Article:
What I think I'm finally realising is that time and space in cultures operate the same way the palette does in painting. They need to be understood at a fairly deep level. They don't always need to be expressed. They help inform a writer's decisions. Quite often a work itself progresses with hardly a mention of them, but the solid understanding is working hard in the background, assisting the story or the argument.

Moving to fiction for a moment - it's not a question of whether a society has clocks or if people travel a lot. It's a question of how time is measured and how time is perceived (both - not either/or) and how space is visualised and used. There are so many different ways a society can operate and still have most of its members limited to a 30 mile radius in their lifetime, for instance. It might be the difference between a housewife in 19th century outback Australia (on a Steele Rudd type property - since these things count) and a cockney woman in 19th century London: the two woman might be born in the same year and travel the same total distance in their lives and still have hugely different spatial awareness. And their lives! So vastly, vastly different.

I suspect that one reason some books are more easily accessible to a wider range of readers is because those books have this awareness informing them. The writers either understand space and time and build their world to manifest that clearly (taking this and that, but taking this and that with scrupulous care), or they select very narrow boundaries and stick so closely to those boundaries that the palette is consistent**.

Some readers (of fiction, of general non-fiction, of academic studies) also lack that time/space cultural understanding. They couldn't care less if the palette jars sensibilities. Some of us care very deeply and things jar easily. Most readers are somewhere in between and a modicum of care and a bit of a reach to develop a palette will make most readers much happier.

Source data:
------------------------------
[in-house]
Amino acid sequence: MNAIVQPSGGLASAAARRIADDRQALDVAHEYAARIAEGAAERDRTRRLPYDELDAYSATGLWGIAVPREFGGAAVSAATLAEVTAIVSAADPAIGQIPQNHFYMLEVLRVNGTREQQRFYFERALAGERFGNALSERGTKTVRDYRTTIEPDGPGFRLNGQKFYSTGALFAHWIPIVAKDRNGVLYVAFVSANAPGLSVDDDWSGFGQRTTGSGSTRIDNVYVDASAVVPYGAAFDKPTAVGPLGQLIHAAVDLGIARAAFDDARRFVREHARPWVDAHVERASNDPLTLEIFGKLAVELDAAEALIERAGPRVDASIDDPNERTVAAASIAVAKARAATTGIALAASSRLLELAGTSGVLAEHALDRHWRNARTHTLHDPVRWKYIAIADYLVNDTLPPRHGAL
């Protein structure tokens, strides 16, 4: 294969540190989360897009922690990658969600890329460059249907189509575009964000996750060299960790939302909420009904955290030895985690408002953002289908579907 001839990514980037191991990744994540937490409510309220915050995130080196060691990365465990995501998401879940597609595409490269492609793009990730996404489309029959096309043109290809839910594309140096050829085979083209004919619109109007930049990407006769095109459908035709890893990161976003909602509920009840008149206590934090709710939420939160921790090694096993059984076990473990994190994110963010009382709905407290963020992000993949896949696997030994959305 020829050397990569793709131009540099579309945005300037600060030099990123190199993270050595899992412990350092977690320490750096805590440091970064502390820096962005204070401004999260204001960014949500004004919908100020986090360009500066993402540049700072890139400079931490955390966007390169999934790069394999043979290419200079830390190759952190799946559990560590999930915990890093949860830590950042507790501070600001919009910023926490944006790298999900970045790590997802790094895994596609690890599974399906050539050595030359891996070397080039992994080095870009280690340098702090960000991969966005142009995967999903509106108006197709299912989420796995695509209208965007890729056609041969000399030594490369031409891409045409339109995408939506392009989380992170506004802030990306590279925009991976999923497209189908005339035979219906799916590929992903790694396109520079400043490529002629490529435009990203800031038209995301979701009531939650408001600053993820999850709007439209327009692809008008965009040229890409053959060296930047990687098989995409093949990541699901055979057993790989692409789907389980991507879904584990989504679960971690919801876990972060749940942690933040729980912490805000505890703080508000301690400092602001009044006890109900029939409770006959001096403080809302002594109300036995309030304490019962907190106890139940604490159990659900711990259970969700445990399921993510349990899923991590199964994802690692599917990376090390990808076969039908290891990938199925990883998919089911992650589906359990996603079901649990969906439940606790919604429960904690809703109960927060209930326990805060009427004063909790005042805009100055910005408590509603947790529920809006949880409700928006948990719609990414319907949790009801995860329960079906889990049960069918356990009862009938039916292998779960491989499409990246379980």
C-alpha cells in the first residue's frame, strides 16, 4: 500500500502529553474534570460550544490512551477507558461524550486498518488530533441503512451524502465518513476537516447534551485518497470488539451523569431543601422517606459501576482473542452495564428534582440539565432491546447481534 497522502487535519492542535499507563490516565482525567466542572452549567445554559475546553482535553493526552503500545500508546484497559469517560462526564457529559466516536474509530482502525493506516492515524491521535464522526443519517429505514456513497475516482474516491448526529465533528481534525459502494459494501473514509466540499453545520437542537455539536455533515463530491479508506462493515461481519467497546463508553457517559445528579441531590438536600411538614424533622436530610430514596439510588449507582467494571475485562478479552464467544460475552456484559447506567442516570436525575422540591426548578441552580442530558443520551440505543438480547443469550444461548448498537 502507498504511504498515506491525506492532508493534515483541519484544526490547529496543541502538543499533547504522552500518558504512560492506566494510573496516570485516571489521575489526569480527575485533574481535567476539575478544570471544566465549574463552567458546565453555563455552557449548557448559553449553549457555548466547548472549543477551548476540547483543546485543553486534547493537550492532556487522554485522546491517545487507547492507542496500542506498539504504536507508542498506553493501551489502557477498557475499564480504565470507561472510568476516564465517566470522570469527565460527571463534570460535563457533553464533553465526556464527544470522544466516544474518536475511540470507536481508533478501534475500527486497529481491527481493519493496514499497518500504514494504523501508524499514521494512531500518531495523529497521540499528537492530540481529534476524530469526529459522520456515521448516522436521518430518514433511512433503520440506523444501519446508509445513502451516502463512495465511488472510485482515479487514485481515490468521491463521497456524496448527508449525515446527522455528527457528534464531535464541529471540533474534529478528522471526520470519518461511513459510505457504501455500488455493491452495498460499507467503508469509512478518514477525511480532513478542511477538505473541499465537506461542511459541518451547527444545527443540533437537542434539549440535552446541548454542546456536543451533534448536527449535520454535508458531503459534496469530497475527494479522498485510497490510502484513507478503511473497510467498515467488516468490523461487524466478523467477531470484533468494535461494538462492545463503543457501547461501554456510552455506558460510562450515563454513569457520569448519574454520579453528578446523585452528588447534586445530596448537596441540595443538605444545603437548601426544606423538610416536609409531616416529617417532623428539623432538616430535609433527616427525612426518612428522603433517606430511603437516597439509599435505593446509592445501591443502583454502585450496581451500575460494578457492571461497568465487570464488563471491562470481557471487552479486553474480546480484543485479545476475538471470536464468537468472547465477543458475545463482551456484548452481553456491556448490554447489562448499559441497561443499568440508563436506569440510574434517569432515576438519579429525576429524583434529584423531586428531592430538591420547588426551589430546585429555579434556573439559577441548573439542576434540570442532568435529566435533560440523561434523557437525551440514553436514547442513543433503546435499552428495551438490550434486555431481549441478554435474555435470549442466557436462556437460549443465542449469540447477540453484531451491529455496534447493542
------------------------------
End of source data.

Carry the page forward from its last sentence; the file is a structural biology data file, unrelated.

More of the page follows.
And that's an end of my rant. it's a pity, because it only has two footnotes.





*So a popular assumption says, anyhow - I don't feel particularly universal.
**For some books, of course inconsistency is way important. The Adventures of Alianore Audley, for instance (which is where this rant came from - the contrast between Wainwright and the other authors I'm looking at today). It's done intentionally and for comic effect, however - the writer still has a deep understanding of the place and time. It's one of those instances where someone who knows something very well can mock it very effectively.

Next CSFG Anthology

Callout to Australian writers - the new CSfG anthology is seeking submissions.

Submission Guidelines

Canberra Speculative Fiction Guild is delighted to announce:
Submissions for the next CSFG Publishing anthology, ‘next’, are welcome between 20 May and 15 October 2012.

Sequence. Succession. Cause and Effect. Show us what happened. next.

‘next’ will be edited by Simon Petrie and Rob Porteous. Stories may be any length up to 5,000 words. All approaches to the theme are welcome, as long as they are by nature speculative.
Payment will be a copy of the print version of the anthology plus $10 for stories under 1,500 words and $30 for all others based on published word count.